“Ryan and Bruce will tell the community [the county has a] wonderful, robust program, but the [program’s budget and staffing is] decimated within an inch of its life. We talk regularly, we do hepatitis C testing together, we work side by side — but we do things the county cannot do,” she said. “Some of those elements include syringe home delivery, naloxone distribution and education, and tabling at public events. HRC also conducts mandated syringe sweeps, with the goal of mitigating syringe litter.”

Dani Drysdale (left) and Denise Elerick of the Harm Reduction Coalition of Santa Cruz County.
Dani Drysdale (left) and Denise Elerick of the Harm Reduction Coalition of Santa Cruz County.
(Kevin Painchaud / Lookout Santa Cruz)

She further noted: “The Health Services Agency needs to partner with nonprofits like us, and they want to, the county program wants to work with us. ... These are unprecedented times when we have an overdose crisis, and if your head is in a hole in the ground, we are in a public health crisis.”

The county’s syringe services program

Safe syringe programs have been in the county for less than a decade, but those in the field say they have had a substantive impact on the community’s need for needle exchange, safe needles and education.

The county established its program under the Health Services Agency in April 2013. The primary goal: working in partnership with community members to prevent infectious disease spread via injection and address improperly discarded syringes.

Per HSA Deputy Director Jen Herrera, a syringe services program in California can operate either under county or state authorization. The county’s program takes direction from the board of supervisors on a three-pronged approach, focusing on syringe distribution, syringe collection and referrals.

The state authorized the Harm Reduction Coalition program in 2020, to work alongside the county’s program.

“We both have that same expectation and baseline, as far as we do as a program, and we both have access to state resources,” Herrera said.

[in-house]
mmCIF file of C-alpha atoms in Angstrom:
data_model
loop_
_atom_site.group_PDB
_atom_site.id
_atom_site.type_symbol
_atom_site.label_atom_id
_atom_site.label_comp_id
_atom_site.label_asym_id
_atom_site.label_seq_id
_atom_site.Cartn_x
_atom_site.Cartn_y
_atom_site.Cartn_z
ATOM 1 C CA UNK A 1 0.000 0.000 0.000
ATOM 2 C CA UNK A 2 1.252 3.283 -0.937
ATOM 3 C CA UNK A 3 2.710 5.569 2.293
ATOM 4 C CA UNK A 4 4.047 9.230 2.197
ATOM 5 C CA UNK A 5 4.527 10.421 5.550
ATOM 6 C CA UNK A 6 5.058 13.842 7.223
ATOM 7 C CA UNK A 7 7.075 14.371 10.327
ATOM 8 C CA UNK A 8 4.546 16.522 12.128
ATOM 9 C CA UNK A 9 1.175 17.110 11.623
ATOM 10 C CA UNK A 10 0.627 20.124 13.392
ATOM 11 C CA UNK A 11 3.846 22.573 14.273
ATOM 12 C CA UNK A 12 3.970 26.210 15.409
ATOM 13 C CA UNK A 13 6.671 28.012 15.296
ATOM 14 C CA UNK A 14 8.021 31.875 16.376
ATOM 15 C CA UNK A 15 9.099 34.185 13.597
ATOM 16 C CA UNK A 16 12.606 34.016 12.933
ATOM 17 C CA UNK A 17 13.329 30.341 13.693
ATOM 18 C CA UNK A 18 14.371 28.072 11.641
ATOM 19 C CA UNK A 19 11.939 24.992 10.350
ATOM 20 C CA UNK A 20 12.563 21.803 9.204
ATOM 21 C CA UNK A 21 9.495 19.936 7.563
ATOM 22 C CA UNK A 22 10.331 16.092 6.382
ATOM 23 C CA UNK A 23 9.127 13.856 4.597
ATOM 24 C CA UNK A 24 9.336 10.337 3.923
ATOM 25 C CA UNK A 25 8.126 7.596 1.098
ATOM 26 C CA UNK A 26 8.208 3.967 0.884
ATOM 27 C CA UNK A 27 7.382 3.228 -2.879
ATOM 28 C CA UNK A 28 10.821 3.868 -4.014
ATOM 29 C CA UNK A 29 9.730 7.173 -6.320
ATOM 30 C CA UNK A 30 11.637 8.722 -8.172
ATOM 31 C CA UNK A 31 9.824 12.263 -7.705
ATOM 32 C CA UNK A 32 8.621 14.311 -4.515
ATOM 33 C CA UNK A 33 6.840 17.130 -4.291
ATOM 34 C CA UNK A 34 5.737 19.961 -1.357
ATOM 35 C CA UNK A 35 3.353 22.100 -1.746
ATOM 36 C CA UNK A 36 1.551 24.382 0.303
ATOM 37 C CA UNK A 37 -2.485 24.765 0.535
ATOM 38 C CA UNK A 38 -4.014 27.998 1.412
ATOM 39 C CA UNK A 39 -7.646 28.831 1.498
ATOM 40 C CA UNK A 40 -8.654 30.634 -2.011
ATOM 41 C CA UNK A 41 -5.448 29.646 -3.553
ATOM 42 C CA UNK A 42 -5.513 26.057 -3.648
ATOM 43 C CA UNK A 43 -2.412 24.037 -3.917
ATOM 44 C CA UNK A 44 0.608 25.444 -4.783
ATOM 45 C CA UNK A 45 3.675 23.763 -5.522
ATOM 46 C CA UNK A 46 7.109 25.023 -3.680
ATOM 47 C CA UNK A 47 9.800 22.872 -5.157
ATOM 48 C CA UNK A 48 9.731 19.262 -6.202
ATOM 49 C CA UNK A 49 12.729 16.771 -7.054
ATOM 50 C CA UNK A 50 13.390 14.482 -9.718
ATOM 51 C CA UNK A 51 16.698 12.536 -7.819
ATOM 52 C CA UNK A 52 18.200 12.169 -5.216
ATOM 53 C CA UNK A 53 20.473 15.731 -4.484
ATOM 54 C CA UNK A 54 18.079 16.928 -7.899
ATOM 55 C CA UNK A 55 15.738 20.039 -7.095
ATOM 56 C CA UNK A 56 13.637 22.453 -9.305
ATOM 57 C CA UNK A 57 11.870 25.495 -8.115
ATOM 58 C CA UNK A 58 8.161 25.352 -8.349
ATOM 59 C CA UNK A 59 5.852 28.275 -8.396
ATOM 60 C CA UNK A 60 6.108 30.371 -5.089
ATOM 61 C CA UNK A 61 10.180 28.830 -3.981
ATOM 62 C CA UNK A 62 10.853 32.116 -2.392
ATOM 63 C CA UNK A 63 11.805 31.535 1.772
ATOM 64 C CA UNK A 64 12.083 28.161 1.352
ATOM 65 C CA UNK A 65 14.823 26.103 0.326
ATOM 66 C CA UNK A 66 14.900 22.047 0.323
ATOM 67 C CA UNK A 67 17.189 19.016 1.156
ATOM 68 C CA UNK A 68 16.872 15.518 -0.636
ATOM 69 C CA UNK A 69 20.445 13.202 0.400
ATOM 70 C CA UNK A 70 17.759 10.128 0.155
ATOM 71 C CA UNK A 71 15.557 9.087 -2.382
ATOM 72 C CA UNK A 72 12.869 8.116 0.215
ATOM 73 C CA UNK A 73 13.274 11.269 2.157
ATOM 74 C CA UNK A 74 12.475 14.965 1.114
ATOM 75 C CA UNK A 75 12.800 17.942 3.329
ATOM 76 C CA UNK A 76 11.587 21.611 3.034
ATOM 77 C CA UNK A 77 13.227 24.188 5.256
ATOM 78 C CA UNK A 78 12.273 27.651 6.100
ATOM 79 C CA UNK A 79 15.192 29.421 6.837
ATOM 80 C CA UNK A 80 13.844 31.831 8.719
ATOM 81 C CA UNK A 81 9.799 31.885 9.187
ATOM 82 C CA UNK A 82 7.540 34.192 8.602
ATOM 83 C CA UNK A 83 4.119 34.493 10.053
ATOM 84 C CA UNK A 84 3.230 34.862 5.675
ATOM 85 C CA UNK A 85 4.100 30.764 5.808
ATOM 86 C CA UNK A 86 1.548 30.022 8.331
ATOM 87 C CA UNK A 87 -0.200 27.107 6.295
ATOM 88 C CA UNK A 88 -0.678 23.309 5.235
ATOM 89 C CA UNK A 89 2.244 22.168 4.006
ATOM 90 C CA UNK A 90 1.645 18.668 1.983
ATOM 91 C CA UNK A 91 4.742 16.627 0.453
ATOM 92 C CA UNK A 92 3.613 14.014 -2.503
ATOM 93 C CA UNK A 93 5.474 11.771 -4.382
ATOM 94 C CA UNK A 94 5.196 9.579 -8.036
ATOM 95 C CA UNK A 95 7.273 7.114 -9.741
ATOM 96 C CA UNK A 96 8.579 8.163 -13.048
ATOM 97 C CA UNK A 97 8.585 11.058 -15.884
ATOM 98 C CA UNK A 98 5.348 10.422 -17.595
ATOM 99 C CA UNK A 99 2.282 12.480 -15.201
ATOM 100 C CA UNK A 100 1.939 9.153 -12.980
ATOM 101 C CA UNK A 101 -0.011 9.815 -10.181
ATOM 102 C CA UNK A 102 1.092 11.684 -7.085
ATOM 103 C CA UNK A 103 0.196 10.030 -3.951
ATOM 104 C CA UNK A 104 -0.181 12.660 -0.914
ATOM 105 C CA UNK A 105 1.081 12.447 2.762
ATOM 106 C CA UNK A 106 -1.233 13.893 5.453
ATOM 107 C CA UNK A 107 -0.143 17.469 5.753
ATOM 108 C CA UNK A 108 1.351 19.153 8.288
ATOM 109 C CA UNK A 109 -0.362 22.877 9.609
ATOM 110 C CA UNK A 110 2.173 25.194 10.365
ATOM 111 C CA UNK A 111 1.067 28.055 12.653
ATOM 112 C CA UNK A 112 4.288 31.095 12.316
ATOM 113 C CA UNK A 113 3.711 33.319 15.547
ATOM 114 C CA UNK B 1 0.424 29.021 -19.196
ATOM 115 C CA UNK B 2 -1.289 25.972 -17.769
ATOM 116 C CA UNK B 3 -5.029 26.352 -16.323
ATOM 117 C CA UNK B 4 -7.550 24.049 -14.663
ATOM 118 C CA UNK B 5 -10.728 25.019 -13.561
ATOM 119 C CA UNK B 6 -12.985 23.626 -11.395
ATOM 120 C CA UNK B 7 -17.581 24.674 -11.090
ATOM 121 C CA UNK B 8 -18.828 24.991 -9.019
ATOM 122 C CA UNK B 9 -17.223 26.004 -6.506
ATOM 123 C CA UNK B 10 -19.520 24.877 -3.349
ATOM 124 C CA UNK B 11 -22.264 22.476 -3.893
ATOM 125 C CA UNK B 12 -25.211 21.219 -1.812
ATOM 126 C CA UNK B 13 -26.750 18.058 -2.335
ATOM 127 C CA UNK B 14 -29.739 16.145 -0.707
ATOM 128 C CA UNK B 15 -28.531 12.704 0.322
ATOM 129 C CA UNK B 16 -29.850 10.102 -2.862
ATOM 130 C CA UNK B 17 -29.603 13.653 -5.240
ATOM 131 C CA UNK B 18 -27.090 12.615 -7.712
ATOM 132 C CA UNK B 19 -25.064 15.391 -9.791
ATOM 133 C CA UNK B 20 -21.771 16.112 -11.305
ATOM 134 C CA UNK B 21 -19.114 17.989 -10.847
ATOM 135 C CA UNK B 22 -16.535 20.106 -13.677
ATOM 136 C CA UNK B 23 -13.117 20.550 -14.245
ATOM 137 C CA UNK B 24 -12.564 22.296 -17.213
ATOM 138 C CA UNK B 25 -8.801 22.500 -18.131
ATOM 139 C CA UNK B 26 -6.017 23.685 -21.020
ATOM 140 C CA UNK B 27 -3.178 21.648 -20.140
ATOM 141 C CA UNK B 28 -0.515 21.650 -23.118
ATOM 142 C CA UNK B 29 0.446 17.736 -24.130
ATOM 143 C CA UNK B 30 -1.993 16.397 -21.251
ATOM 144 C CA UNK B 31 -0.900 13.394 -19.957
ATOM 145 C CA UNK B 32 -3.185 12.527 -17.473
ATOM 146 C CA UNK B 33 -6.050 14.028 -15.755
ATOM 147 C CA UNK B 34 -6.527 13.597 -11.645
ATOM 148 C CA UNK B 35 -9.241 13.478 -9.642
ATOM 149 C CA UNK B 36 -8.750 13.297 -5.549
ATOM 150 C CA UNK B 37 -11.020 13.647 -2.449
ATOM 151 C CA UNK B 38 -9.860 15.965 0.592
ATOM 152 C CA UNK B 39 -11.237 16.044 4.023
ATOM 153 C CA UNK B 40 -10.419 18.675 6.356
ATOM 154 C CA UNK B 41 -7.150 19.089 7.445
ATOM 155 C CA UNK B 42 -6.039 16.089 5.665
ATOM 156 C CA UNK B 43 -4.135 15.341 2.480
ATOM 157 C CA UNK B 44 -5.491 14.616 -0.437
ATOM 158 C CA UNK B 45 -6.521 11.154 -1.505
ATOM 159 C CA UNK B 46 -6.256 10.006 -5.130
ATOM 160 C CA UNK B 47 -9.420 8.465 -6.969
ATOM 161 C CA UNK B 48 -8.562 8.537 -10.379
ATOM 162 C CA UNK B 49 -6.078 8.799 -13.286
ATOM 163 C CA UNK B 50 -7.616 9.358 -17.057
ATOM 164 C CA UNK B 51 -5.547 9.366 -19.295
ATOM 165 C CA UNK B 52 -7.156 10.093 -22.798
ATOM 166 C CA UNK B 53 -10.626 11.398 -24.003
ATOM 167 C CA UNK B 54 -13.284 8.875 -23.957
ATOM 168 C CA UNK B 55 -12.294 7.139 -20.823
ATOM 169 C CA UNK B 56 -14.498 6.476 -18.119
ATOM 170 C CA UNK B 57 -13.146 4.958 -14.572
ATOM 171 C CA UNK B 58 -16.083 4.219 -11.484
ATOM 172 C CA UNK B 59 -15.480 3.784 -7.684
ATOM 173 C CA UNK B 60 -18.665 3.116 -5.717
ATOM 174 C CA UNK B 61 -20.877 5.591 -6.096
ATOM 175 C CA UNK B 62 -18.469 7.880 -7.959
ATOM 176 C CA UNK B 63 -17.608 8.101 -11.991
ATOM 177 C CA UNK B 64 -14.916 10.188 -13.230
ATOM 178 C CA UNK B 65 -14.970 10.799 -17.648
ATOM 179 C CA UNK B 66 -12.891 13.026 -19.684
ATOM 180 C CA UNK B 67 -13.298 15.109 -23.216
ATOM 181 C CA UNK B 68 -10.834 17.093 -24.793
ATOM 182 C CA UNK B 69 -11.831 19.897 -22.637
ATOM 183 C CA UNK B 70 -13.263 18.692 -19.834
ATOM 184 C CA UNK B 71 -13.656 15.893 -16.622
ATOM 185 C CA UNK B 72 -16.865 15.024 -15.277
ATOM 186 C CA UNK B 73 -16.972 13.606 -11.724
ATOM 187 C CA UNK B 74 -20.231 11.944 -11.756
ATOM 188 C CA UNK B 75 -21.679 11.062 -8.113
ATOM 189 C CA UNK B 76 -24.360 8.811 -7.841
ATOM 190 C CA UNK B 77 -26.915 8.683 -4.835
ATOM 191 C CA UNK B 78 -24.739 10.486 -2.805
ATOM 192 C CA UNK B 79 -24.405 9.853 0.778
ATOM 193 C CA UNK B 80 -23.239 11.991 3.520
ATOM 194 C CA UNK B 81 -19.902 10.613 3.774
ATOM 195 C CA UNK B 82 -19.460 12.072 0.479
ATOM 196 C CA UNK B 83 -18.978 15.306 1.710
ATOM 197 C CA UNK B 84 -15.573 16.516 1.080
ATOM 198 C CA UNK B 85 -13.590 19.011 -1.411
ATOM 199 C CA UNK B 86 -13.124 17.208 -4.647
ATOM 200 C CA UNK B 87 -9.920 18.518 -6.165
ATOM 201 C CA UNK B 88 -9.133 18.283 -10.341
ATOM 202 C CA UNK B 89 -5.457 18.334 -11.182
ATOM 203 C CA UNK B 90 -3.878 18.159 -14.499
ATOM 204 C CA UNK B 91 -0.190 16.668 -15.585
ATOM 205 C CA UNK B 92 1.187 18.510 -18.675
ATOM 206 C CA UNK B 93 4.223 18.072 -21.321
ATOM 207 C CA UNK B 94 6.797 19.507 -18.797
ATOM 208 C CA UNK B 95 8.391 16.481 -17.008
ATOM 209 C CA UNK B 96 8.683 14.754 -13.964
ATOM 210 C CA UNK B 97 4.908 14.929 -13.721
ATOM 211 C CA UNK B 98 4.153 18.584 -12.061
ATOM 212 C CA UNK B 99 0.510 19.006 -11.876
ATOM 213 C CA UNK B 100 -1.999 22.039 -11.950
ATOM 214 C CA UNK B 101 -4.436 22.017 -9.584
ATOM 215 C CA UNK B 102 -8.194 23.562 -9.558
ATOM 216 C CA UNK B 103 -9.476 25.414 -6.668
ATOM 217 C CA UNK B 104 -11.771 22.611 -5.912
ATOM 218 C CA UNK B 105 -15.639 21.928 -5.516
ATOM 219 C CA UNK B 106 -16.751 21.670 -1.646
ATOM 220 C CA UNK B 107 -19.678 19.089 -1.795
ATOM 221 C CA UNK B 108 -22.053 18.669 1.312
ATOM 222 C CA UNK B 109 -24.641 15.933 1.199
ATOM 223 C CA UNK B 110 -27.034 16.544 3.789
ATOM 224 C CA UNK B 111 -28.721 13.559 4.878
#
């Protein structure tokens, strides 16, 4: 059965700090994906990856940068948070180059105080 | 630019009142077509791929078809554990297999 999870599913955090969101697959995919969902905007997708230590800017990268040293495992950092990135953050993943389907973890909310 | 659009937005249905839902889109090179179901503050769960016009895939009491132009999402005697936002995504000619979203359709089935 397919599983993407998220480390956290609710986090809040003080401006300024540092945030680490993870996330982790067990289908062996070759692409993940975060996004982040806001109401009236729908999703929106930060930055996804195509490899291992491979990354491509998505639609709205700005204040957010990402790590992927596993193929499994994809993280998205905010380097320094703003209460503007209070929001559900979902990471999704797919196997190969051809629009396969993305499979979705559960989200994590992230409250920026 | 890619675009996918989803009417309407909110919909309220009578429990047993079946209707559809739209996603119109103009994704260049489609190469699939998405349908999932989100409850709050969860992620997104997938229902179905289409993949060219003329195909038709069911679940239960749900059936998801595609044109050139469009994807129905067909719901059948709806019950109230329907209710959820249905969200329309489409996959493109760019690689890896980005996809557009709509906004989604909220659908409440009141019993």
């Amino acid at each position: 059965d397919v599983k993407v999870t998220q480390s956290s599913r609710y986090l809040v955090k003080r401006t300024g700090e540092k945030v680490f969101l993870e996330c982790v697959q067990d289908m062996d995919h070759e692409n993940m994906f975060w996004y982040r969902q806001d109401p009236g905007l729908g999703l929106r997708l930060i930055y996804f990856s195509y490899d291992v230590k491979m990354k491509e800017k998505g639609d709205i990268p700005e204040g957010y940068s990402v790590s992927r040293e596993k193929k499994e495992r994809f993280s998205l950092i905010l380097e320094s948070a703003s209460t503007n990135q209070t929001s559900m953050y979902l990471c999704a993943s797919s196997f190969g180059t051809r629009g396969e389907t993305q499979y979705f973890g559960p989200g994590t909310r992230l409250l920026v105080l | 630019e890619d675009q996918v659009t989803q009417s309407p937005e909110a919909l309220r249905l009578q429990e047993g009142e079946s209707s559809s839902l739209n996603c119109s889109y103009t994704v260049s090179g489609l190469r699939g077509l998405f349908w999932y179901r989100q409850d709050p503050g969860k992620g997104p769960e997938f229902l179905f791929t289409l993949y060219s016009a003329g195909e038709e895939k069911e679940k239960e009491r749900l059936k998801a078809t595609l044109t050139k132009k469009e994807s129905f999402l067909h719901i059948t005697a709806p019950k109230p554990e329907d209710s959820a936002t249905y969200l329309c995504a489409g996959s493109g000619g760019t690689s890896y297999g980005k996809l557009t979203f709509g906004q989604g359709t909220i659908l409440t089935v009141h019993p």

The programs differ in locations and hours of availability. The county’s operates at fixed locations at the Santa Cruz Health Center on Emeline Avenue and the Watsonville Health Center on Freedom Boulevard. It operates 12 hours per week in Santa Cruz, and five hours per week in Watsonville.

“We still have parameters around how we’re operating — there’s much to be desired in terms of our accessibility,” Herrera said.

If individuals come to the county program outside of its business hours, Herrera says her staff directs them to other options, including HRC: “As long as there’s another program like HRC providing syringe services and supporting the community, we’re going to do the best to partner with them, because there’s an absolute need in the community.”

Elerick says HRC provides home delivery four days a week throughout the county, with a direct phone line users can call or text for services.

HRC appealed the funding decision prior to the supervisors’ final determination June 28. On Tuesday, Elerick and Drysdale told Lookout that HRC’s appeal had been denied.

Said Elerick: “This is … very unfortunate for the community we serve, and will continue to serve. We’ll continue to work with the county’s HSA for the health and well-being of the county’s residents.”

Added Drysdale, “At the end of the day, I am beyond proud that an organization led by trans drug users and others directly impacted by the drug war received such high praise from the CORE team. Maybe one day we will have a board that listens to people like us and experts like that team.”